The wood blewit or blue leg a fantastic winter edible mushroom , apparently the word blewit is derived from old English meaning ‘blue ‘ random as the blewit is defiantly purple maybe lilac but blue ? Ok it’s probably not important but it often enters the crazy musings of this forager .
Oh and it’s binomial name is one I can actually recall and retain , I generally find the Latin names impossible to retain but lepista nuda has stuck I remember it using , A drunken French nudist , as a memory helper
Le pissed a nude a
Funny how that works for me and it’s a method I’m using with other binomial names .
Nearly all foragers have come across blewits in some form or another either
For the reason it’s one of the most publicised edible mushrooms that can and often does cause a adverse reaction in some people and are completely safe in others or it’s the mushroom people look for at the onset of the winters falling temperature and the seasons first frosts .
As regards to where to look we have covered types of habits and micorizal symbiotic relationships between fungi and trees and using this information to narrow search areas blewits do not have any relationship with a set tree type it is a saprophyte living on and feeding from decaying matter and this widens the chances of finding them in numerous spots massively .
They grow in numbers so often found in troops or fairy rings my personal best finds have been under the darkest coniferous spots in the deep litter that builds up giving the blewit a good decaying ground to thrive but the fact is that blewits are happy to grow just about anywhere that they can spore in good dead mater , this time of year I see more blewit misidentifications than any other mushroom not so much complete misidentification but confusion between blewits themselves there are three that are relatively common throughout the U.K. Lepista nuda that is commonly known as the wood blewit ,Lepista personata that is commonly known as the field blewit and lepista sordida commonly known as the flesh brown blewit .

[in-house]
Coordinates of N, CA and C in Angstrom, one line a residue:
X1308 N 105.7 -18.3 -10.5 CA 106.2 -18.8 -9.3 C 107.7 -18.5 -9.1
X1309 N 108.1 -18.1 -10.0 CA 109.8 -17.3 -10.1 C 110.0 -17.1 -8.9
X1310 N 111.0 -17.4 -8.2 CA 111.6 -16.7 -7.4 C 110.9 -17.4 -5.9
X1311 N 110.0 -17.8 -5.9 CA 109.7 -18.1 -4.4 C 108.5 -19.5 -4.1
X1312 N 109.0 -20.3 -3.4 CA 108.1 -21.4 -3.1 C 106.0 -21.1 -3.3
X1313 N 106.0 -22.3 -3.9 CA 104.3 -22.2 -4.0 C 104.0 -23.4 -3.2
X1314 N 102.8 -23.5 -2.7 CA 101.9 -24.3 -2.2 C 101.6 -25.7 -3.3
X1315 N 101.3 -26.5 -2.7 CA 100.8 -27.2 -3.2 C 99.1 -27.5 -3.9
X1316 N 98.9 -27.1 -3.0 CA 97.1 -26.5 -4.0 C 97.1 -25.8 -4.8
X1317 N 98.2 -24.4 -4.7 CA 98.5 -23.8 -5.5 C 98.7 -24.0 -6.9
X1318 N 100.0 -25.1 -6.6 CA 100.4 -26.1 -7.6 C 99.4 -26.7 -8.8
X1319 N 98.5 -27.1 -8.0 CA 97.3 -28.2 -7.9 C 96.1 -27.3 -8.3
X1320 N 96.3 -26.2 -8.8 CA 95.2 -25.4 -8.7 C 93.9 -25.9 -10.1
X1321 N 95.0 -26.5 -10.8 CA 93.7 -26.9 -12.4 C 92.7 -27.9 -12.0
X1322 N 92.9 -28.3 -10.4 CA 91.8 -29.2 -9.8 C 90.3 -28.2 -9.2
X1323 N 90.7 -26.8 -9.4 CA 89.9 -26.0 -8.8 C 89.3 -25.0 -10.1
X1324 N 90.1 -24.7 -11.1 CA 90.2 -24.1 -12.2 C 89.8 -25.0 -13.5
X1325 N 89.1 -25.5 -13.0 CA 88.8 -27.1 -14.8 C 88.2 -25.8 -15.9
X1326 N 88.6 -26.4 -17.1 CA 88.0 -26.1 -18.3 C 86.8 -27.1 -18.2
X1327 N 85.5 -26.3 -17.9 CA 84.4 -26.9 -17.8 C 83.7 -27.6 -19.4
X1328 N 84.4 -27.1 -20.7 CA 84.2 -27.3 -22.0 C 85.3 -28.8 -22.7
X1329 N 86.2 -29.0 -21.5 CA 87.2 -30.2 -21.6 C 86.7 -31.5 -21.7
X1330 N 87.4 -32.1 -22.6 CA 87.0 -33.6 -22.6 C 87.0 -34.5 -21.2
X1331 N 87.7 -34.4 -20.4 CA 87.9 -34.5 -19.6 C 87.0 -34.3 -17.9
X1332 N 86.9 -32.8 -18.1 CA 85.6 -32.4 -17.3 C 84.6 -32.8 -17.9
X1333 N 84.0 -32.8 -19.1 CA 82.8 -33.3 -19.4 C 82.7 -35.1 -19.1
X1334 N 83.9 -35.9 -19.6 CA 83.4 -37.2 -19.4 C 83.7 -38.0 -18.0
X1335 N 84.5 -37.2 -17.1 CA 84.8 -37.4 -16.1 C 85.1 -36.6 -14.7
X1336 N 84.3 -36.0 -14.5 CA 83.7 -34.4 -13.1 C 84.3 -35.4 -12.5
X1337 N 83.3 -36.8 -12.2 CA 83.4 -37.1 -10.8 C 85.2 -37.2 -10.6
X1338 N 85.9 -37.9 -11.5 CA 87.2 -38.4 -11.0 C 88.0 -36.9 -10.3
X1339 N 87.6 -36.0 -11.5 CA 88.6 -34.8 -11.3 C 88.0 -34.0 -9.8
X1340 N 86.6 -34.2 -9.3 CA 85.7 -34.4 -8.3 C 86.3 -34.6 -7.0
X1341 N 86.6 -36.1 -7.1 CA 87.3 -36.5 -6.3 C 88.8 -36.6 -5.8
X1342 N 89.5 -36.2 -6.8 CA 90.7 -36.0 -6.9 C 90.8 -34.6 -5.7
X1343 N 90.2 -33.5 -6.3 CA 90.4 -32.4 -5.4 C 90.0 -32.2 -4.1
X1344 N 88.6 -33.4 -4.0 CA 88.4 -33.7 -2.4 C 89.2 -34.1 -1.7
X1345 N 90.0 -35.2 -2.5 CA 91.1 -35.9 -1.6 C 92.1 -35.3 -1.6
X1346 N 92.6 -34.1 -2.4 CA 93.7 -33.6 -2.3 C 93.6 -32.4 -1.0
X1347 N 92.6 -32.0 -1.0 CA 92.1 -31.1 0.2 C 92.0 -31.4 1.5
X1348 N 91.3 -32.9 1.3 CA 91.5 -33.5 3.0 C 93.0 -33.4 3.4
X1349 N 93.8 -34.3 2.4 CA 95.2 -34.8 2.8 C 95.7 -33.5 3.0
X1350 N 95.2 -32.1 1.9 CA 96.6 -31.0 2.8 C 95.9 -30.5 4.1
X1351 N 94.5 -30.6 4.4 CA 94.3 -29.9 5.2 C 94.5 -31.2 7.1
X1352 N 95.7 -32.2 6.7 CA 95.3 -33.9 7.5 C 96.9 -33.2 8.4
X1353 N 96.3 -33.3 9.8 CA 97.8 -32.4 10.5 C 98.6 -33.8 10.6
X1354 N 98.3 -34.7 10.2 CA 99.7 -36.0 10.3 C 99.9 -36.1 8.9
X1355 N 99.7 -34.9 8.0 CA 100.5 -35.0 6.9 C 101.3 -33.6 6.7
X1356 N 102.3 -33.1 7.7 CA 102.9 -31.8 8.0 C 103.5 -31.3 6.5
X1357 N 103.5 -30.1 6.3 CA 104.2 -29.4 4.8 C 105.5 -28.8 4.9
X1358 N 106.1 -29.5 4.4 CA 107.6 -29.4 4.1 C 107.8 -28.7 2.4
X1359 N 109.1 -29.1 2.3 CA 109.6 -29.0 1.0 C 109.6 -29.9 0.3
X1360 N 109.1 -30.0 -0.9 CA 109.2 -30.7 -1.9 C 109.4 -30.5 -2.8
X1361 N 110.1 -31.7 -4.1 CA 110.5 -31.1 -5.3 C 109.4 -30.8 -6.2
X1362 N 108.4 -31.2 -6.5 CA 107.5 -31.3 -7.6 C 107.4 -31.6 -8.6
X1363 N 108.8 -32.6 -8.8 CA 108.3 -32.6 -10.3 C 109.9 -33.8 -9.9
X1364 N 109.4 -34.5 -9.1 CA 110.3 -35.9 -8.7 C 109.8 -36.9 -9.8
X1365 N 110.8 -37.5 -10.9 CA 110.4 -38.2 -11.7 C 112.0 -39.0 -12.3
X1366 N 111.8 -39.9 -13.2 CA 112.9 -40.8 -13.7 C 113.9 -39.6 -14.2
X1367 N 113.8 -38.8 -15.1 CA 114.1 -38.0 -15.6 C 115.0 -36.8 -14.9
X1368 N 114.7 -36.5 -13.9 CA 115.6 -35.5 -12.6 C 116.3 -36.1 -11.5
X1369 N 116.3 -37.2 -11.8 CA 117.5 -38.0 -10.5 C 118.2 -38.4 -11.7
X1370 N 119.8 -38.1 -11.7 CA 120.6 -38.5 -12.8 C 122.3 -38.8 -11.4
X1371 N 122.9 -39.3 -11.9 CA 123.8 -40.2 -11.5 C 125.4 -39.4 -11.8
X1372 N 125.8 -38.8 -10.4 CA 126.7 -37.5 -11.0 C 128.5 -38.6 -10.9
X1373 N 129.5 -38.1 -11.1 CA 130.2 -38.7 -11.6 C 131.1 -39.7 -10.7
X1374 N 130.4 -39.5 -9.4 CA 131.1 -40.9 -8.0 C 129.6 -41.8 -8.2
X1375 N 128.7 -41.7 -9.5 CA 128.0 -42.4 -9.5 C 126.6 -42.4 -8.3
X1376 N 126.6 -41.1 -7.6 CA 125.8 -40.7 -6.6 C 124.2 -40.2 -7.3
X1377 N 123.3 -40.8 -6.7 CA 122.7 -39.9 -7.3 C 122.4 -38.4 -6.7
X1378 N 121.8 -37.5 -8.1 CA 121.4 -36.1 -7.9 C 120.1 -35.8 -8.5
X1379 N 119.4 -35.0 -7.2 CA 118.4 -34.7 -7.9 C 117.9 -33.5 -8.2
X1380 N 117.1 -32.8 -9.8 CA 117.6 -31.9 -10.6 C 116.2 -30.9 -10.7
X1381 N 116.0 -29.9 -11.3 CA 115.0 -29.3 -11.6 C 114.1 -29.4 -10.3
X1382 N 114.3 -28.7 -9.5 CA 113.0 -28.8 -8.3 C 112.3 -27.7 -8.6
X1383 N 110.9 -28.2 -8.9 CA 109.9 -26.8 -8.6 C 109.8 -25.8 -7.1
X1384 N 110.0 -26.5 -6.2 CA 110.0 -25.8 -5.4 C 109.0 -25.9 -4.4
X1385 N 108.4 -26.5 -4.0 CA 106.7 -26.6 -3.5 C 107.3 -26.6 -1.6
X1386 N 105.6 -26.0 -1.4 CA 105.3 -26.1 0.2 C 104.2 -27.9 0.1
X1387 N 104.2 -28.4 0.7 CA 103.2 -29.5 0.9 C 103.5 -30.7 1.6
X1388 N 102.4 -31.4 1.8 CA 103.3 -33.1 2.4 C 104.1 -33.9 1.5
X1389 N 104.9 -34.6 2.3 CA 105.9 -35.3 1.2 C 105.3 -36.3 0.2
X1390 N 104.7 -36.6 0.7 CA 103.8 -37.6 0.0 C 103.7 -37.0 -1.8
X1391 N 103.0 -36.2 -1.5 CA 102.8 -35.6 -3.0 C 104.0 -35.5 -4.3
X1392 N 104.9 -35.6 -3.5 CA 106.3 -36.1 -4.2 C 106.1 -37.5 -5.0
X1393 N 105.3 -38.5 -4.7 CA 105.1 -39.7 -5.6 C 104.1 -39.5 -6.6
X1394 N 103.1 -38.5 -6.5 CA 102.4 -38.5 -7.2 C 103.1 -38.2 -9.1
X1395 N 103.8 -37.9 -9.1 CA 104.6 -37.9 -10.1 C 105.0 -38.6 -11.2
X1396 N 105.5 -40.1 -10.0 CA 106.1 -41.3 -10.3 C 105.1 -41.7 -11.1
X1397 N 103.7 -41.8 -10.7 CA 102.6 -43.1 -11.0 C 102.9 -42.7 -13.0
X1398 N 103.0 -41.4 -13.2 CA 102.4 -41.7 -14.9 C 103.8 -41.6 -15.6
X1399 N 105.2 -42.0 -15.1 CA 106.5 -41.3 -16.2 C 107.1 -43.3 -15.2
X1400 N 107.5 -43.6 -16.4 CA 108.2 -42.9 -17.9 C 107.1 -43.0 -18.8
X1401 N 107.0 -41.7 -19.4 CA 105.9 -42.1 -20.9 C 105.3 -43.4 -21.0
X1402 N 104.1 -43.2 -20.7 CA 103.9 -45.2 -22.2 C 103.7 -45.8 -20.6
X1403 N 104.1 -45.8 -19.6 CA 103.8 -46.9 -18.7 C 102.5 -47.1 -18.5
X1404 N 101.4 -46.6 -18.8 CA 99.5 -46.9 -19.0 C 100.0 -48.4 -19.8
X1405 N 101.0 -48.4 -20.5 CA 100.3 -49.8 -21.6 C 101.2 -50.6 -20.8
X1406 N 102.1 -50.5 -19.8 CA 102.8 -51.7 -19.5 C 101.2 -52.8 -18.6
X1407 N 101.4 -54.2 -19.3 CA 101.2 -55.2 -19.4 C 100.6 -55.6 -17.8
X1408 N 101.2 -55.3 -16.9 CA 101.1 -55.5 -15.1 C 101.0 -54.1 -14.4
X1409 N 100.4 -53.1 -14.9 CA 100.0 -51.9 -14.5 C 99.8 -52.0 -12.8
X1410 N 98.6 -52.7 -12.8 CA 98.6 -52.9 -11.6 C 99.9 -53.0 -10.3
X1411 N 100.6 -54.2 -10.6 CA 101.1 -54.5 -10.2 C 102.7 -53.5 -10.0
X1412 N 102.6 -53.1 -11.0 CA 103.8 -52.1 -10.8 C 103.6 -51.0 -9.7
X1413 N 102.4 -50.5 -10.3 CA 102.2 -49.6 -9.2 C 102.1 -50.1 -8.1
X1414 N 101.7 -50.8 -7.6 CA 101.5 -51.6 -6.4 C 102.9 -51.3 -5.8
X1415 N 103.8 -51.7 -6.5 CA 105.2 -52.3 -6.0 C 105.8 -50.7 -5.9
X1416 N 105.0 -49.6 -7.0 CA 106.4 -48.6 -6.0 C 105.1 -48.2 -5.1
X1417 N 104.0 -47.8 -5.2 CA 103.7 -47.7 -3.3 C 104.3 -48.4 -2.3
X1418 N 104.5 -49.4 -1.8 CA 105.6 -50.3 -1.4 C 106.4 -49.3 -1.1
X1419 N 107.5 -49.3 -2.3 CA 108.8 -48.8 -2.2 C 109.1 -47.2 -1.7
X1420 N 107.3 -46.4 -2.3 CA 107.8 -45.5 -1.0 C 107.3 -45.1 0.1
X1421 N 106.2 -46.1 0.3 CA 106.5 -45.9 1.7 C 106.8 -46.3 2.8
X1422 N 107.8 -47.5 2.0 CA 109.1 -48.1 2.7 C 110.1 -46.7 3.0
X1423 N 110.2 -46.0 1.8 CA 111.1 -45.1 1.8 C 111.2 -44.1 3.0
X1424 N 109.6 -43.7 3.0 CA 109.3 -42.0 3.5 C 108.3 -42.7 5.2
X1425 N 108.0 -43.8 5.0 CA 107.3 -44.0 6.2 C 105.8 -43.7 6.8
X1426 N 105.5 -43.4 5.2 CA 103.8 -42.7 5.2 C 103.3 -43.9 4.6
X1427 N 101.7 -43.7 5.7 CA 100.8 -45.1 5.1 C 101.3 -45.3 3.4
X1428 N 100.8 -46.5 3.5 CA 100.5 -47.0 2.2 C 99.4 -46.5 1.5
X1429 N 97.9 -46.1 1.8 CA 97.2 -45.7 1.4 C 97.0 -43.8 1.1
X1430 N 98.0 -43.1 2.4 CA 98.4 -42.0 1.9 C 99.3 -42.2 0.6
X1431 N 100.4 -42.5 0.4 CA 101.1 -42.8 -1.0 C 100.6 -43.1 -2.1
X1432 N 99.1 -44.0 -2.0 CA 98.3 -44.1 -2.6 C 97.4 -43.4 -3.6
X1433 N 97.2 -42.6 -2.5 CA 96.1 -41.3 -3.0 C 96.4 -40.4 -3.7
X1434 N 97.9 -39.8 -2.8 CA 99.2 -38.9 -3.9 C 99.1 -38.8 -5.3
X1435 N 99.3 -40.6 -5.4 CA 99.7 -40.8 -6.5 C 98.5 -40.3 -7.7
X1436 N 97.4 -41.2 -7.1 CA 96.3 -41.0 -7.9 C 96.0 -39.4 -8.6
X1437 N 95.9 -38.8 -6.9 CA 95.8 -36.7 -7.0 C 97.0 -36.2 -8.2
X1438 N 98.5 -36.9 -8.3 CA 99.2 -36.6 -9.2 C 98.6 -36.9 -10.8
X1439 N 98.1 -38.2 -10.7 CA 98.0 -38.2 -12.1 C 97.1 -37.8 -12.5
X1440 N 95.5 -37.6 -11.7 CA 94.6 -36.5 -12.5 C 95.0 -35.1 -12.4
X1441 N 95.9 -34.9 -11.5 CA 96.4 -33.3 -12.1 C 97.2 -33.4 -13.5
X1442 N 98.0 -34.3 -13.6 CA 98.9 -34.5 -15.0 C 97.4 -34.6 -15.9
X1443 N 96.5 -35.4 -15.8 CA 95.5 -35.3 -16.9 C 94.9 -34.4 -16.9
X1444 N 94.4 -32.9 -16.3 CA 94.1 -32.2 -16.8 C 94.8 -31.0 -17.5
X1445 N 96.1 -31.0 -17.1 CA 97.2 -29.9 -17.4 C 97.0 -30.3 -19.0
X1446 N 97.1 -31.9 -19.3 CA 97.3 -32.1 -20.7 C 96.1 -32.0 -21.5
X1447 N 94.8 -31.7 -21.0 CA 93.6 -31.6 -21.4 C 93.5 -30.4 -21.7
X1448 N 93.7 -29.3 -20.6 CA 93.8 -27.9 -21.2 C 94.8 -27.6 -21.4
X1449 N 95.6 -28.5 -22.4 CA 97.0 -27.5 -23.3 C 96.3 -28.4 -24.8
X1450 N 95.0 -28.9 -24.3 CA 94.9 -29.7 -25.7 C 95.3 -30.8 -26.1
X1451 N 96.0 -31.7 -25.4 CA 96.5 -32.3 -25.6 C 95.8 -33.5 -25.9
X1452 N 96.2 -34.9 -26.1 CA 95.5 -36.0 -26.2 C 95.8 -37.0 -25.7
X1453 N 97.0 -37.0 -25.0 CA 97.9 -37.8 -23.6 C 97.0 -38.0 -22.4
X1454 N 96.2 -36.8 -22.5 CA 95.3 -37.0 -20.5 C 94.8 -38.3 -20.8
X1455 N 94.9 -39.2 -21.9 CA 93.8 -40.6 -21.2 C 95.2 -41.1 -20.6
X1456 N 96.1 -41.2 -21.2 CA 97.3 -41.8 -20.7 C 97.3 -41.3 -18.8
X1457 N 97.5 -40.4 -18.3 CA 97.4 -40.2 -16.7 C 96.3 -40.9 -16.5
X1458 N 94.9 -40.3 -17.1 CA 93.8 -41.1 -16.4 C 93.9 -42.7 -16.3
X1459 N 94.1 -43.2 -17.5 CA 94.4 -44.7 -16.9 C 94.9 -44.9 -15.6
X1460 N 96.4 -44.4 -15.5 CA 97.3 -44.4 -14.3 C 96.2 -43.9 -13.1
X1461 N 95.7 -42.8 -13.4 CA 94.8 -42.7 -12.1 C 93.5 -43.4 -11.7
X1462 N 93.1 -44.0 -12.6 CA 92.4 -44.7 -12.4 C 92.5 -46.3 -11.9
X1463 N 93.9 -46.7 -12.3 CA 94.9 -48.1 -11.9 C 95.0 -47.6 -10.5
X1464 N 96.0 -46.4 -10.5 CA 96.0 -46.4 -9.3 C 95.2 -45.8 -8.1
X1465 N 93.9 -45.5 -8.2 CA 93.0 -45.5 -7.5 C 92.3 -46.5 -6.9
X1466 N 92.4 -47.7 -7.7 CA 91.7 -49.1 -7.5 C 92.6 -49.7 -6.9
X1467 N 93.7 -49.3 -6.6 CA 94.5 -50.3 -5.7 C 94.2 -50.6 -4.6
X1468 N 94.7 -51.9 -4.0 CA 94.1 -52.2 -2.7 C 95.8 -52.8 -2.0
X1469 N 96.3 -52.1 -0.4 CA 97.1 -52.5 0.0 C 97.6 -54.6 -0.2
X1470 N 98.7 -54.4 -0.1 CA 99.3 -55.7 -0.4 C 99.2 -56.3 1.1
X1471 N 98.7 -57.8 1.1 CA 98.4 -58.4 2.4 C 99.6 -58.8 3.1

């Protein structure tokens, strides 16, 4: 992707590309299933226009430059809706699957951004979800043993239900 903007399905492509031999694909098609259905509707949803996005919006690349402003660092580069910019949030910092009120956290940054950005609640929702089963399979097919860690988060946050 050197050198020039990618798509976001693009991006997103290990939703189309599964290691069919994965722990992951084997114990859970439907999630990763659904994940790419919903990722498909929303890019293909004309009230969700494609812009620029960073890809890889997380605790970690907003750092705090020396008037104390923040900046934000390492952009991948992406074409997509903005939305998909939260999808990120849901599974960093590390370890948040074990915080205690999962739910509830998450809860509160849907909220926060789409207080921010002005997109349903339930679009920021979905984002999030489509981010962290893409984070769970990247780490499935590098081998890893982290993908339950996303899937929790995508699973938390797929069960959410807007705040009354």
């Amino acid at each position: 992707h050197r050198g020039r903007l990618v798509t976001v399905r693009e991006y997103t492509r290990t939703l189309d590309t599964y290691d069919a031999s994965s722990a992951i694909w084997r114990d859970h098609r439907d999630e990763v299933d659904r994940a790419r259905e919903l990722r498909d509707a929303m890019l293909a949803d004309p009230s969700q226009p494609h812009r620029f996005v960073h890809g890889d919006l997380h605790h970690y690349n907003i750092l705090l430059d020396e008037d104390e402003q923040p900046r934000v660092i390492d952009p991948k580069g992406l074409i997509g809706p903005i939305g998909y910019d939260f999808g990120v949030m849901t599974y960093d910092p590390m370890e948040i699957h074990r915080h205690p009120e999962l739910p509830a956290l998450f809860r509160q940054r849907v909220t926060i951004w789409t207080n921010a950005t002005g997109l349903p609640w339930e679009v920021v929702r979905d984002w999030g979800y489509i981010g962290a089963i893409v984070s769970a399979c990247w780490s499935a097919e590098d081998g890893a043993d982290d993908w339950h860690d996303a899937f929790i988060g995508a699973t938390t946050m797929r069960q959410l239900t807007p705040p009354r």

And this is where confusion begins firstly all of the blewits share a common aroma it has been described as orange juice the best I can offer is to say it’s a fruity / floral a nice perfumed smell, the wood blewit is in my opinion the culprit for confusion as it seems to be the wood blewit ( lepista nuda ) and it’s inability to stick to the woodland habitat in fact they are often found in fields and pastures sometimes clearly holding a relationship with a close by tree and it’s falling foliage but sometimes seemingly a field growing fungus and with obvious blewit defining characteristics this often causes doubt within identification and until all three mushrooms have been in hand it’s no surprise that doubt should arise , sordida is probably the most common being found in both woodland and field habitats and very frequently growing within patches of nuda and personata and once seen and identified is by far the least prized of the three , it is often confused to the wood blewit due to it’s lilac coloration but on close inspection there are several defining characteristics , these include a thin stipe and a less substantial cap if we look at the two side by side the differences are apparent
as you can see the wood blewit on the left ( lepista nuda ) is a thicker set fungus in all aspects the stipe is bigger in diameter and the cap thicker / meatier the important factor is the comparable dimensions these are constant with the sordida and is not a mature specimen feature both mushrooms share a common colour match and from above they can appear to be identical .
The flesh of these two blewits are thick and can appear to be translucent when moist often gaining a mottled pale pattern as they dry ,
As regards to the field blewit it has very similar build to the wood blewit possibly a heavier cap the coloration is creamy buff on top with a cream gill arrangement and the stipe is from top to bottom cream turning purple always reminding me of candy and in all accounts can fruit in impressive numbers sadly not locally abundant to me in honesty I had to look real hard to find a handful of examples .
and the spore prints are white-cream and can often be observed on the caps of overlapping specimens and this is an important feature as the main hazardous lookalike are members of the cortinarius family that can have very similar coloration and grow within the same habitat but are easily identified if you are aware of them .
Cortinarius gills are widely spaced and all have a rust brown prolific spore print that is very often found stained on the stipe , they hold the common name webcaps and have a cotton wool like web that engulfs the cap of young specimens and is found in part attached to the stipe when mature shown below
as you can see the cortinarius (left ) is visually stained by its rusty spores and although superficially similar in appearance they are easily distinguishable and once upturned the gill arrangement is key in eliminating any miss identifications .
Remember to try a small amount of any blewit when first discovering this winters beauty and when things look gloomy in the mist of winter stare into the depth of a blewit and find a smile .